Tuesday, August 28, 2007

Is Water the New Carbon?

Is water the new carbon?

This question posed by an outstanding recent article in Sustainable Industries Journal:

Today, carbon trading...is estimated to be a nearly $790 billion marketplace with individual, corporate and government participants. Now at least one member of the Chicago Climate Exchange sees a similar future in solving a more immediate environmental challenge: water pollution and shortages.

“When I got involved in carbon offset development, it became obvious that water was potentially a bigger market than even carbon,” says John Regan. Regan founded the Environmental Credit Corp., a carbon-credit supplier on the Chicago Climate Exchange; he is also the chairman of Biofinancial Corp., a Santa Cruz, Calif.-based family of hedge funds.

“Carbon reduction is a relatively slow evolution,” Regan says. “It takes 25 to 50 years before you see the impact of what you do today. If you don’t solve the water impacts in five years, you’ll have a crisis on your hands.”

As I see it both globally and nationally, two major challenges for this type of market will be to buffer:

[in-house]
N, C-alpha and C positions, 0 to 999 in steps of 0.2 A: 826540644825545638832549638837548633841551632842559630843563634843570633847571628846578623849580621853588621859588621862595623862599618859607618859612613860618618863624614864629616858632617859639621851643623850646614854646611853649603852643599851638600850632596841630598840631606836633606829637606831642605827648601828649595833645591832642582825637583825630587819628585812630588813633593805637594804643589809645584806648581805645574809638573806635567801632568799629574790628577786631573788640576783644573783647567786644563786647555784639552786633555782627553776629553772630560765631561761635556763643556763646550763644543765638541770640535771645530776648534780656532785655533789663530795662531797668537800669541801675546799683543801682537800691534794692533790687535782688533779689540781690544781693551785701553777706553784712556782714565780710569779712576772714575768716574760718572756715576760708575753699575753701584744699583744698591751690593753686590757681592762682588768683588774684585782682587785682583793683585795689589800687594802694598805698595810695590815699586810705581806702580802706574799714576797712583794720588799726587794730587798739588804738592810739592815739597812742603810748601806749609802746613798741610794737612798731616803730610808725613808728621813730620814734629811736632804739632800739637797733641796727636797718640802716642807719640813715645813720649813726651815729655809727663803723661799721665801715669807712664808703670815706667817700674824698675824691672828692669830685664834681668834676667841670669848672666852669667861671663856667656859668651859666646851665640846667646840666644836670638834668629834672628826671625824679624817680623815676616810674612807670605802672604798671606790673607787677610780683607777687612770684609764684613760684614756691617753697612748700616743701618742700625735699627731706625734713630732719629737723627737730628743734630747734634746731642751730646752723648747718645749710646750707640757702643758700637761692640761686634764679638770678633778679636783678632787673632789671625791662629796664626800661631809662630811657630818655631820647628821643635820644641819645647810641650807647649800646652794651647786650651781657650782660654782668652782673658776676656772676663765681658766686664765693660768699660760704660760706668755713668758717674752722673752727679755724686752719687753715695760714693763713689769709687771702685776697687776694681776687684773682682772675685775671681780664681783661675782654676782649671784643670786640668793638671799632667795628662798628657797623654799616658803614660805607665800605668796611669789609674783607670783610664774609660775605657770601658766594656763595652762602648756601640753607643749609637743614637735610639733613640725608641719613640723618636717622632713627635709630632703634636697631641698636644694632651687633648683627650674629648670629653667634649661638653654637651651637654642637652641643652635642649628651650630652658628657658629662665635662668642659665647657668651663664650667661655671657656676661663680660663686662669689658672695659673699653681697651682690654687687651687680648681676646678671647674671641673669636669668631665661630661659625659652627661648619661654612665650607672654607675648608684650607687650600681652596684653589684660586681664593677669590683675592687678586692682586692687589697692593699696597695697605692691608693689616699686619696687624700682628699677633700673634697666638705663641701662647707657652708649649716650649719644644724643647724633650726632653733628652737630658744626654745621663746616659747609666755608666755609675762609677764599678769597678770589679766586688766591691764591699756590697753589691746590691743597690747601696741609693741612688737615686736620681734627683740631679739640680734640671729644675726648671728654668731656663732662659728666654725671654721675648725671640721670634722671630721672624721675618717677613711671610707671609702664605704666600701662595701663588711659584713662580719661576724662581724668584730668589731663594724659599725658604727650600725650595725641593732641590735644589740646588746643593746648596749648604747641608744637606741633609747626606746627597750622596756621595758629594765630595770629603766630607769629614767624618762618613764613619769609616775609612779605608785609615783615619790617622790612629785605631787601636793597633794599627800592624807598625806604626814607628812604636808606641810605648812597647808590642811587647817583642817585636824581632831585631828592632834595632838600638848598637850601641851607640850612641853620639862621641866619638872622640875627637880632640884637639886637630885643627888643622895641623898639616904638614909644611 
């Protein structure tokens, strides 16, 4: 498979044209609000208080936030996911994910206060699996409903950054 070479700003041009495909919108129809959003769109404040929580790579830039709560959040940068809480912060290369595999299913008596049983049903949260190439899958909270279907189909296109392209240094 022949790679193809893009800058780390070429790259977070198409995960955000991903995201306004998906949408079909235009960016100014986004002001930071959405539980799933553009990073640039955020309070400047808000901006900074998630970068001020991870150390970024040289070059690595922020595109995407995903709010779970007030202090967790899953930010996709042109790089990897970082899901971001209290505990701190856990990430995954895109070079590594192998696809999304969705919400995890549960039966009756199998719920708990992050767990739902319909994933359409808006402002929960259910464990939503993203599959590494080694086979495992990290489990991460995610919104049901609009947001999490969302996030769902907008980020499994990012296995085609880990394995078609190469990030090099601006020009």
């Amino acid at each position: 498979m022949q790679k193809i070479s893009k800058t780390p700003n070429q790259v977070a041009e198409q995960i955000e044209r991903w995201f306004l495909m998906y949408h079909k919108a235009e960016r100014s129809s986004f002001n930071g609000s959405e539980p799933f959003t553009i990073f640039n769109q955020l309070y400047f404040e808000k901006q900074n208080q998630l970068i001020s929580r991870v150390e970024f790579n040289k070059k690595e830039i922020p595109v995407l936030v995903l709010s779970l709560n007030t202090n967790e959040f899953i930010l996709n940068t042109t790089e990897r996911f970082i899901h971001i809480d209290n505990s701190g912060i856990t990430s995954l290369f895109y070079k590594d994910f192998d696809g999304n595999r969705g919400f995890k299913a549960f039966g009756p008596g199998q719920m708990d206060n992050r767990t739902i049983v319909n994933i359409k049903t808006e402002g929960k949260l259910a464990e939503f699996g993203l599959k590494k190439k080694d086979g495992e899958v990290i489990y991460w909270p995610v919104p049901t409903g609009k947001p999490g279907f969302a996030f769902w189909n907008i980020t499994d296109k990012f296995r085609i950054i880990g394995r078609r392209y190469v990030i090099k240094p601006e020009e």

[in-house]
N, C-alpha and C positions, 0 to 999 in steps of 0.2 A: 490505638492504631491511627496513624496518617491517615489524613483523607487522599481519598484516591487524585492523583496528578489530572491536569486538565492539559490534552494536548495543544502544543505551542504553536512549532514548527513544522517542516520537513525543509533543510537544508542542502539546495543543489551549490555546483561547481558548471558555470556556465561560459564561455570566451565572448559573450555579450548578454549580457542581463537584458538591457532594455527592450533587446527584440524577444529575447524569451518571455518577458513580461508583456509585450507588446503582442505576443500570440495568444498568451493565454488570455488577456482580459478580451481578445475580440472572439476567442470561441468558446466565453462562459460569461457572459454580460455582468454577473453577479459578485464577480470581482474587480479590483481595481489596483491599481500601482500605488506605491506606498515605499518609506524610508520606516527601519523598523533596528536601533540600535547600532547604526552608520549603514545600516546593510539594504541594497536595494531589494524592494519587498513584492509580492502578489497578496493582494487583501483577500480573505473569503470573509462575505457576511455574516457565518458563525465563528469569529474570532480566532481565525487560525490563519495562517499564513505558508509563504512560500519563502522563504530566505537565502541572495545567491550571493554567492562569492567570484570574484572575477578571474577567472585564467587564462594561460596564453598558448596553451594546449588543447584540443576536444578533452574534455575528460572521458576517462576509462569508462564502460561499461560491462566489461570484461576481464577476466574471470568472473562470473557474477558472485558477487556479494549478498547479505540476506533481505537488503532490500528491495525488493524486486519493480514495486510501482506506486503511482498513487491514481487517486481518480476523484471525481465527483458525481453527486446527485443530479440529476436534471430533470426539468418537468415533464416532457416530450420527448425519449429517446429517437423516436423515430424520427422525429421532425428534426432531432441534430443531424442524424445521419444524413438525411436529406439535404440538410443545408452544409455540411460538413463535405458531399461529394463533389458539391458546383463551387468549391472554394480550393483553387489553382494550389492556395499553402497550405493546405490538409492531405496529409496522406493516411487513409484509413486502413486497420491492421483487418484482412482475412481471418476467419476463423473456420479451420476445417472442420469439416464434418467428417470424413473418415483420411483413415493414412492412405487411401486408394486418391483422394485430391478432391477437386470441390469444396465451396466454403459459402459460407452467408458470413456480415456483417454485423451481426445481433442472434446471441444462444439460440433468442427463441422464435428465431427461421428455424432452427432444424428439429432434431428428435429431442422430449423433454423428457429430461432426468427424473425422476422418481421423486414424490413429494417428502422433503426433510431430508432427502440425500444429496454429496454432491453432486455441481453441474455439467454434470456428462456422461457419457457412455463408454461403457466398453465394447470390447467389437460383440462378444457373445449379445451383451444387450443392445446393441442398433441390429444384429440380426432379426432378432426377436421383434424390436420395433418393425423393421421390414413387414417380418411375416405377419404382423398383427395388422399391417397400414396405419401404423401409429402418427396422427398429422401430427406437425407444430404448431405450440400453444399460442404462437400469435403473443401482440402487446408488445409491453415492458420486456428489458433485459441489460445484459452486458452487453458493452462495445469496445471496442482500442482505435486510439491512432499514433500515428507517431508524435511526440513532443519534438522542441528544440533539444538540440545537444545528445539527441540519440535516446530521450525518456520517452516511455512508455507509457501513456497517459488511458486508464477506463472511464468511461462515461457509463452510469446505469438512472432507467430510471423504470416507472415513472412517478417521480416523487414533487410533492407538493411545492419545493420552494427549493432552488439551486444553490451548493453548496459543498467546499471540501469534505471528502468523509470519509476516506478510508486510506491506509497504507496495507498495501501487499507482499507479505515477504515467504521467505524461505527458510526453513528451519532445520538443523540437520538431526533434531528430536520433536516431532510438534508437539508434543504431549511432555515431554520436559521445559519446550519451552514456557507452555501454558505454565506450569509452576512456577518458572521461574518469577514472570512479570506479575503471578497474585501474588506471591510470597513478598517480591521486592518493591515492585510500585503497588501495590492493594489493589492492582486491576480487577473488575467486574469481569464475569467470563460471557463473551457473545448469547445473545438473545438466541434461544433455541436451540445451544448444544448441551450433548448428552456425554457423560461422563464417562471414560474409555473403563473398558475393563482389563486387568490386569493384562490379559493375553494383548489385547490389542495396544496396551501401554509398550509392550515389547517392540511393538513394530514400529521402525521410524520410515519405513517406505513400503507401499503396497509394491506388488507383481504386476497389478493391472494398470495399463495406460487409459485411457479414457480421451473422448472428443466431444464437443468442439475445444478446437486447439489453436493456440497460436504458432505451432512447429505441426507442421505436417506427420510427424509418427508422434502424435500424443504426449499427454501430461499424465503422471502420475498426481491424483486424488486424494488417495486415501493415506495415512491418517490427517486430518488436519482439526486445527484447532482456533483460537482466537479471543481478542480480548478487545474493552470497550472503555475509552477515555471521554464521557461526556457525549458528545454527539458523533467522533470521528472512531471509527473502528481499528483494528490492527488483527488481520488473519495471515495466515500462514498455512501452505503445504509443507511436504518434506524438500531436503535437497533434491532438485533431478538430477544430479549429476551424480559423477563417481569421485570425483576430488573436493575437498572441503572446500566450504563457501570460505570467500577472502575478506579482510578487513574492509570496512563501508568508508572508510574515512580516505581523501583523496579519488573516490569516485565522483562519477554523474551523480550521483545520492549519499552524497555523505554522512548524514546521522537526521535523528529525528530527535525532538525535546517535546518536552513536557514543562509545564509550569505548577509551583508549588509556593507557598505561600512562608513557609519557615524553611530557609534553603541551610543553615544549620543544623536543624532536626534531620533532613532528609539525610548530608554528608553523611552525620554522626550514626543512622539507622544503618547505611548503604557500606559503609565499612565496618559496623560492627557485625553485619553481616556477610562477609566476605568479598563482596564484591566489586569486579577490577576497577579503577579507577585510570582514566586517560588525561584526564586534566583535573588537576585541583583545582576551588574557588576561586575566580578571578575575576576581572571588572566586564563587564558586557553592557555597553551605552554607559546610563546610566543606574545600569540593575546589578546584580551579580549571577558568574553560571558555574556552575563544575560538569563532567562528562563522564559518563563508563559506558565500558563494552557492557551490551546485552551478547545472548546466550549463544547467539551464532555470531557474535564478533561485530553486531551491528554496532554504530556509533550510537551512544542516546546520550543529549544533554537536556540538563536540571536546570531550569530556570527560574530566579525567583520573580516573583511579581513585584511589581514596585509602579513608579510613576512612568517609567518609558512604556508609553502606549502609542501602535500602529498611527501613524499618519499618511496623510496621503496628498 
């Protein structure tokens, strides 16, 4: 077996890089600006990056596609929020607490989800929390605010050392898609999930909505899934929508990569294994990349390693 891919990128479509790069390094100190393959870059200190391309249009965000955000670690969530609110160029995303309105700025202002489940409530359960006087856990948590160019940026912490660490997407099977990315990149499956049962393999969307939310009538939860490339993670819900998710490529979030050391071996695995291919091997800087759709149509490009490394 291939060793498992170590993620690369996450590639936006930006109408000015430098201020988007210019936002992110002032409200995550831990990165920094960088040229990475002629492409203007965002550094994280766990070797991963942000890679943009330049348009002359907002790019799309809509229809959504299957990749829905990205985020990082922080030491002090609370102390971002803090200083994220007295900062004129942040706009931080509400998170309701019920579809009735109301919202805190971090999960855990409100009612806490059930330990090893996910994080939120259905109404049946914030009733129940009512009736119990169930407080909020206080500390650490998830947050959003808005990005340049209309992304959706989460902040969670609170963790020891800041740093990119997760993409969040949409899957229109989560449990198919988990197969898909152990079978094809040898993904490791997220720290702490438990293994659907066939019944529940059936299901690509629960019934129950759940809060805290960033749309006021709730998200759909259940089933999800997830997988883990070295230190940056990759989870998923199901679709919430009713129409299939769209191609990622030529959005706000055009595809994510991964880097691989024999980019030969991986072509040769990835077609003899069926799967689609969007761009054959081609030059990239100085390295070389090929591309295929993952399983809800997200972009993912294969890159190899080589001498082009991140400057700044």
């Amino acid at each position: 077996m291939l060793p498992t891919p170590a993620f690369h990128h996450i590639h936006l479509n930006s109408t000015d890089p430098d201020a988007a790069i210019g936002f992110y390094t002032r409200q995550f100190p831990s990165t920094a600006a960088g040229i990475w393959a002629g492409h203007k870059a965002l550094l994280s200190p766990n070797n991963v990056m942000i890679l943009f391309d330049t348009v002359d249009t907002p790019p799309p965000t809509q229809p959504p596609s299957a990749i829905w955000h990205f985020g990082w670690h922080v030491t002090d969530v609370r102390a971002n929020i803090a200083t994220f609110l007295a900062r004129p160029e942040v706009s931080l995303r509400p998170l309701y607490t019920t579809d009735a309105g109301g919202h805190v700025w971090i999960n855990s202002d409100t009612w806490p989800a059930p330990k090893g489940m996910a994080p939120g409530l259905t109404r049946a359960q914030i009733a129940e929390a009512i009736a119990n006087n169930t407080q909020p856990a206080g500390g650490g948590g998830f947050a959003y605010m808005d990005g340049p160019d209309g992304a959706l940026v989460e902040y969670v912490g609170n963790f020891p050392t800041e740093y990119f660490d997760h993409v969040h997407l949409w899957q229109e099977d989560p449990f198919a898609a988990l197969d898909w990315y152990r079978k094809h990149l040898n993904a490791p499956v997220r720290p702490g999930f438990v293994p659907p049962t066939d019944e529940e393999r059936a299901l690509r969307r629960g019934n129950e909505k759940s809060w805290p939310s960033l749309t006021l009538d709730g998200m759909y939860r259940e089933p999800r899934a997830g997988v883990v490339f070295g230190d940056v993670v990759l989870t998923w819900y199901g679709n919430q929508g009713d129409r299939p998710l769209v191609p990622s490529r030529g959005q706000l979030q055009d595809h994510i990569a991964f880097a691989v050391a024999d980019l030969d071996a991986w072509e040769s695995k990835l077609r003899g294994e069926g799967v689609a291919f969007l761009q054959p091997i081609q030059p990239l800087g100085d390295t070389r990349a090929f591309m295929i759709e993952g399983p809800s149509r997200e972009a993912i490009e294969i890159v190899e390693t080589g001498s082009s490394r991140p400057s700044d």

1. the loss of the glaciers that provide water for over 1 billion people around the world - and are predicted to disappear in the next few decades; and
  2. the shrinking of snowpacks in the Sierra Nevada, Rocky, and Cascade Mountains, which poses a considerable threat to agricultural and drinking water supplies in the Western United States.
A major key will be to use proceeds from this type of market to reward landowners for implementing land management strategies that maximize the capacity of ecosystems to generate, store, and filter water.


  1. Anonymous10:37 PM

    Just an update, BioFinancial Corp. (mentioned in the article) *never* got any funding as of 11/07 and laid off it's entire staff. Good idea very poor execution.

  2. Anonymous1:27 PM

    They laid off their entire staff? What's your source on that?